Fritillaria affinis has just begun flowering in the Garry Oak Meadow at the UBC Botanical Garden. The meadow is part of a recent initiative to expand the garden’s native plant collections. To learn more about this unique and threatened landscape in British Columbia, visit the site of the Garry Oak Ecosystems Recovery Team.
Native to western North America, Fritillaria affinis populations can be found in southern British Columbia through to California. Common English names include checker lily, chocolate lily, or mission bells.
Flowers can be single or in clusters of 3-5 and are produced in the spring (April-May). They can range from 1-4cm long, and are often purple as a base colour, then checkered with greenish-yellow dots. In fact, the genus name is based on this checkered pattern: Fritillaria is derived from the Latin fritillus, which means “dice box”.
Flower shape and colour can vary significantly depending on location (e.g., see the Pacific Bulb Society Wiki on North American Fritillaria). All flowers are hermaphroditic, though, meaning they have both staminate (pollen-producing) and carpellate (ovule-producing) structures.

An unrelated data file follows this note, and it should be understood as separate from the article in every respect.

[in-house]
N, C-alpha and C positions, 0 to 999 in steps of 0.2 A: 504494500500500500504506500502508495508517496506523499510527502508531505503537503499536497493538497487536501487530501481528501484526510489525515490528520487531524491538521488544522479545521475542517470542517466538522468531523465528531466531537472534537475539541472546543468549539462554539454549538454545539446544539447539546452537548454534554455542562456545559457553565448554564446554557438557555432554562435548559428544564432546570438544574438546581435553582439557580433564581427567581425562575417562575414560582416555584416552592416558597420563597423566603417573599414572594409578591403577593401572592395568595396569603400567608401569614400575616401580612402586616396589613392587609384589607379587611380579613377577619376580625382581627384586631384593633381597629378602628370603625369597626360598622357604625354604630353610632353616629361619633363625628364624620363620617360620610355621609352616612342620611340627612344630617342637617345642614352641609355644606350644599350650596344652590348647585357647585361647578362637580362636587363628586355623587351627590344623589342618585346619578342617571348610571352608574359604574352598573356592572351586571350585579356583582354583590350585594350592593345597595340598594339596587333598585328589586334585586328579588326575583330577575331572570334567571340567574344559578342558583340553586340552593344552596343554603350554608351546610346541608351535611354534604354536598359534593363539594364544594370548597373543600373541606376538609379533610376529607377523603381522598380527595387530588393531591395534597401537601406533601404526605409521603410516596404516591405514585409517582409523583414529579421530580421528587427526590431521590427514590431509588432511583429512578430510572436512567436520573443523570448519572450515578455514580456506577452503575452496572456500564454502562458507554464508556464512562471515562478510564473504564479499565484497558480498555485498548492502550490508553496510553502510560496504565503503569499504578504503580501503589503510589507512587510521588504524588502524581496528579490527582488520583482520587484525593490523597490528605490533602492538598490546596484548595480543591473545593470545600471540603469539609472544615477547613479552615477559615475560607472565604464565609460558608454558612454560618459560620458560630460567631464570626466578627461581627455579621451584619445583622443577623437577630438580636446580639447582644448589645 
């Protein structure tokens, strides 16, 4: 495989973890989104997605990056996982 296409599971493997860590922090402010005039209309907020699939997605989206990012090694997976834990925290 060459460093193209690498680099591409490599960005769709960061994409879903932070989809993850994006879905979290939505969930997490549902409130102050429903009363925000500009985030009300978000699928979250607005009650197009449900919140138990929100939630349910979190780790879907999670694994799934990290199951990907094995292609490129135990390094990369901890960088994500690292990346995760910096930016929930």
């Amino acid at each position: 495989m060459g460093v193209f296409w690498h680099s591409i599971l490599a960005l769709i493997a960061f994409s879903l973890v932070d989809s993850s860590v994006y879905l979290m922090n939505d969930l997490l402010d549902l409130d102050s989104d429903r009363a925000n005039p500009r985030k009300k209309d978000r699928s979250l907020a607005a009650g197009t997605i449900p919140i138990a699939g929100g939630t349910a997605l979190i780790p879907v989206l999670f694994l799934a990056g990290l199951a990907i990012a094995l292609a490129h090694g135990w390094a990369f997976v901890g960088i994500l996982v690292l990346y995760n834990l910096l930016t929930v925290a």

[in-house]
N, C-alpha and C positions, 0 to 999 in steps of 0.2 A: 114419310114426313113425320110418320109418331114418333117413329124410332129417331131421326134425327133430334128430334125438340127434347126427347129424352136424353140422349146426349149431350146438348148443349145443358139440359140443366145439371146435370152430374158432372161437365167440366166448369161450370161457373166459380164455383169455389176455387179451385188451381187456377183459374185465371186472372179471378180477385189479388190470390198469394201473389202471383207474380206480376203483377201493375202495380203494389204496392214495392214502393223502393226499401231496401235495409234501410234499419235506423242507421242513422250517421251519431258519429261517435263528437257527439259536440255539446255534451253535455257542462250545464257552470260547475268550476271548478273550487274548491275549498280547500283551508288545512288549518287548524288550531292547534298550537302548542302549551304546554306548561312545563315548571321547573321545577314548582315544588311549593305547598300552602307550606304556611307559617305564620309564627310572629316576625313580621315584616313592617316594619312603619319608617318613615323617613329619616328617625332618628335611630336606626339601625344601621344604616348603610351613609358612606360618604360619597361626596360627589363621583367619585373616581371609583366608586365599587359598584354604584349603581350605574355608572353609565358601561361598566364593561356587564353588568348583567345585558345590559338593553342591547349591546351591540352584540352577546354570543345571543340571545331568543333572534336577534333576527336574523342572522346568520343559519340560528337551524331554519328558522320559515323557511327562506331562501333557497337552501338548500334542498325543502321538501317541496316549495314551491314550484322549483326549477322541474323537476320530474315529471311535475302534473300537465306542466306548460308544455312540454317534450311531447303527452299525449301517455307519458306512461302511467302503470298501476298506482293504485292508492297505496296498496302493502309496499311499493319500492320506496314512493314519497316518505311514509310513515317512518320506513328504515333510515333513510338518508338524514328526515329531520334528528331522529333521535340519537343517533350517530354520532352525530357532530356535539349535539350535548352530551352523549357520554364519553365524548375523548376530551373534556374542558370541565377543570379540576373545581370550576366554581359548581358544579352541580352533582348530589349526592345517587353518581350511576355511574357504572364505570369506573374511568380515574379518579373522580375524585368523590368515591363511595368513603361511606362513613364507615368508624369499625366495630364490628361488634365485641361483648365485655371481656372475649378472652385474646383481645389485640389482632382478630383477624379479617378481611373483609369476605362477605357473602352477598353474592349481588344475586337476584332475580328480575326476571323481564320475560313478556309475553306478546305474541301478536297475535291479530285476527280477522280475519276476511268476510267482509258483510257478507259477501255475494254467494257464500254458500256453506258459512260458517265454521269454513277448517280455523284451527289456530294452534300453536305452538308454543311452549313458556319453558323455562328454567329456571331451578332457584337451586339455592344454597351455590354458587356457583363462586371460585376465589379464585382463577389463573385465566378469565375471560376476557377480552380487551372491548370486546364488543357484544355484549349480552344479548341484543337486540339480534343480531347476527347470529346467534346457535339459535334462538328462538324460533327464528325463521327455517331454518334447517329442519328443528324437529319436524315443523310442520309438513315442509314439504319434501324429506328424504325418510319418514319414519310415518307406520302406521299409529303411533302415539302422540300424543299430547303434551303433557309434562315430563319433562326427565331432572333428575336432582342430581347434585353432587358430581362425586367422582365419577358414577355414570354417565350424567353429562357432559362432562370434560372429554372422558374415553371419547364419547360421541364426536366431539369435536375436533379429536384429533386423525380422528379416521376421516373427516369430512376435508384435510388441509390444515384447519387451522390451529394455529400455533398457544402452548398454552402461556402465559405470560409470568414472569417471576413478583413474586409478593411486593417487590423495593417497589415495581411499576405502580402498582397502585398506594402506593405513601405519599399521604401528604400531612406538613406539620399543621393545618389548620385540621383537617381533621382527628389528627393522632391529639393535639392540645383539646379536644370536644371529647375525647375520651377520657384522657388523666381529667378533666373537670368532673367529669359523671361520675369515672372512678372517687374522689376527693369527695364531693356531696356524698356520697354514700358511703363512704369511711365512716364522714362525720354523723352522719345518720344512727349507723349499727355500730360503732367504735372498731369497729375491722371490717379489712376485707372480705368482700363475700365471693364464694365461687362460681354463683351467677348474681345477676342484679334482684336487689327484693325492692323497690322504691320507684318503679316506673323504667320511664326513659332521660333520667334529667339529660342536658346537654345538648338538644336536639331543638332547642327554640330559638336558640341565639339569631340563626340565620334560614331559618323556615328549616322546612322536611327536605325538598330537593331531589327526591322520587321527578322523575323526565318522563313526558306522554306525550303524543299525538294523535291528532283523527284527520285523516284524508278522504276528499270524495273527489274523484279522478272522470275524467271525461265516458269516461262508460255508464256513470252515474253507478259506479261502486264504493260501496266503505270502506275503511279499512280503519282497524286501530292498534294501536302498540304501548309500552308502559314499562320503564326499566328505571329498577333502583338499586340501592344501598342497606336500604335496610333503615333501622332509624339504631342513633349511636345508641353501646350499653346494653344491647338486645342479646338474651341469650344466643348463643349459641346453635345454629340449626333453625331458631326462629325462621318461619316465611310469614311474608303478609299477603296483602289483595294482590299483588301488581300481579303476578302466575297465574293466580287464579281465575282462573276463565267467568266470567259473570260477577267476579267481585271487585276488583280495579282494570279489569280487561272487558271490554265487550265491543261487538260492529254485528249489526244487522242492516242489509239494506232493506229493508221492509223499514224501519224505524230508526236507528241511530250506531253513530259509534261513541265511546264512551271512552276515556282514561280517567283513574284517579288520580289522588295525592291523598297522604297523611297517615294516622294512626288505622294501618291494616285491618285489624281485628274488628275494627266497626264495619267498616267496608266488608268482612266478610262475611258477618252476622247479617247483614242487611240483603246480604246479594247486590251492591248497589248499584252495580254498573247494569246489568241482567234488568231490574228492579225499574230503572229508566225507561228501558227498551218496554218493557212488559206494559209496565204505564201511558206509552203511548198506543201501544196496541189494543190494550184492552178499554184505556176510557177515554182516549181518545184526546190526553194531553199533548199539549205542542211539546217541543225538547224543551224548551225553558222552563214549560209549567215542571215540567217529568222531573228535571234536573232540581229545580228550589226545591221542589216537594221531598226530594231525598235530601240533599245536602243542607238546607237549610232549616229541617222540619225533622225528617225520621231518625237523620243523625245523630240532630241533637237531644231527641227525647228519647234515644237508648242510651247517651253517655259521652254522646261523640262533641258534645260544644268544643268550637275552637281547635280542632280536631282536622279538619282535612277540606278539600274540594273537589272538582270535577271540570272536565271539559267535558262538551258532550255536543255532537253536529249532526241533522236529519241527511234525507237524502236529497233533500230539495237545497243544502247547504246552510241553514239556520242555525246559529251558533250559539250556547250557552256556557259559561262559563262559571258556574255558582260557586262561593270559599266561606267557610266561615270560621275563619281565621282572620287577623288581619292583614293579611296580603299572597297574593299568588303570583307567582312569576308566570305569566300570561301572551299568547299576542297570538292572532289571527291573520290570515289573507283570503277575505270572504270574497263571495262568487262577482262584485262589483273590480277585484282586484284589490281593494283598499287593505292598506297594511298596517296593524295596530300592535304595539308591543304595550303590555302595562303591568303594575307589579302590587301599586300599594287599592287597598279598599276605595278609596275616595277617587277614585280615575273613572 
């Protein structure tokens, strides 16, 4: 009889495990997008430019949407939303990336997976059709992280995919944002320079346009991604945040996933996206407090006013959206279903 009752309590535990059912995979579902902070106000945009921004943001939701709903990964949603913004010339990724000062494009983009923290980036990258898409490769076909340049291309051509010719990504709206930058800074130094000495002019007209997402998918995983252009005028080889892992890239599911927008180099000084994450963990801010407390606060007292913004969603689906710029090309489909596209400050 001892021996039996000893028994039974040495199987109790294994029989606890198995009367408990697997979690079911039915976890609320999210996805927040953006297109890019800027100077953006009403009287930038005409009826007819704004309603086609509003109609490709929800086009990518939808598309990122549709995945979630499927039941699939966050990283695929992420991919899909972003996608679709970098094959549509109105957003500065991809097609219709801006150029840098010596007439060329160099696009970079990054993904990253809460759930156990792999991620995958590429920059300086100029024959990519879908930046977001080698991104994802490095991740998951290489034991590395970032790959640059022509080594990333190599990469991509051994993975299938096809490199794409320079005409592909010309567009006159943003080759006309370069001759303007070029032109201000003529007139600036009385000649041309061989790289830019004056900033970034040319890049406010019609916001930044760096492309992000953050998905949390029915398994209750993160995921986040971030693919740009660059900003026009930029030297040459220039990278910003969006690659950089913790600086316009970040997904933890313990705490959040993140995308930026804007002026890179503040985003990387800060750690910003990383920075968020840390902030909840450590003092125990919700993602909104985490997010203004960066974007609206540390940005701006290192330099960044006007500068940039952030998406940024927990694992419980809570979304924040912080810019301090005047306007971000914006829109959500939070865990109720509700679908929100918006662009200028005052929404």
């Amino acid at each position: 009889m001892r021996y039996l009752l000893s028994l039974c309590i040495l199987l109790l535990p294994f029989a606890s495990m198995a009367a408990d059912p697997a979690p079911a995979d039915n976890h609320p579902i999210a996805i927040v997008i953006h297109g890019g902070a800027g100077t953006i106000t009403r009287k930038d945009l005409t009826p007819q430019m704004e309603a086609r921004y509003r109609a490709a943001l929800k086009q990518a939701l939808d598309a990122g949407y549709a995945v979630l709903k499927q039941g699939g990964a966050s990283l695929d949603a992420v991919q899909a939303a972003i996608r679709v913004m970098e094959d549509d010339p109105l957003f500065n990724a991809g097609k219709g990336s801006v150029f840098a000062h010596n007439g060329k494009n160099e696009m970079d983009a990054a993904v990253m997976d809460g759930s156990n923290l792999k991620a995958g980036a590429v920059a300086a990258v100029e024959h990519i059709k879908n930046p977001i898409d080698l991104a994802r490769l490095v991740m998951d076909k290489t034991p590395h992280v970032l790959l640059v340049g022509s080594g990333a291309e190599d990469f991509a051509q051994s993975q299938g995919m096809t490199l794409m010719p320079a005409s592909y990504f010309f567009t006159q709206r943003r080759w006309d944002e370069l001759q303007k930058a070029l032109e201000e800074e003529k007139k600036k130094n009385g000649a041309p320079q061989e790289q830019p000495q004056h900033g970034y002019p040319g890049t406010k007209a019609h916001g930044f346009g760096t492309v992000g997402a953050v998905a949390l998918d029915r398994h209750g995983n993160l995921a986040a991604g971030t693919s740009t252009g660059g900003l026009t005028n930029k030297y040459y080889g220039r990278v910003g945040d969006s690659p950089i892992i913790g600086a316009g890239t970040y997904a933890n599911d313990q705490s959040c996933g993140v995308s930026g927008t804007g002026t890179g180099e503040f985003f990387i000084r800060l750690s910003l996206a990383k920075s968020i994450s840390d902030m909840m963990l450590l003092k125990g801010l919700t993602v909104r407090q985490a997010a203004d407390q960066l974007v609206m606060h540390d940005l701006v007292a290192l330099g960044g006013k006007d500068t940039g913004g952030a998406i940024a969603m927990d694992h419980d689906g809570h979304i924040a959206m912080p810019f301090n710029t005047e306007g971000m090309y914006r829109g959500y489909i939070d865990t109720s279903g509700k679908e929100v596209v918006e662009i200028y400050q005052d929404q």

This perennial plant can range in height from 10 to 130cm. The leaves can range from 3-15 cm long, and are often arranged in whorls of 3-5 leaves along the stem. Plants emerge from a bulb typically surrounded by smaller bulblets.
The USDA NRCS has an extensive factsheet about Fritillaria affinis (PDF), including details about the traditional harvest and cultivated management of these bulbs by the Coast and Interior Salish First Nations.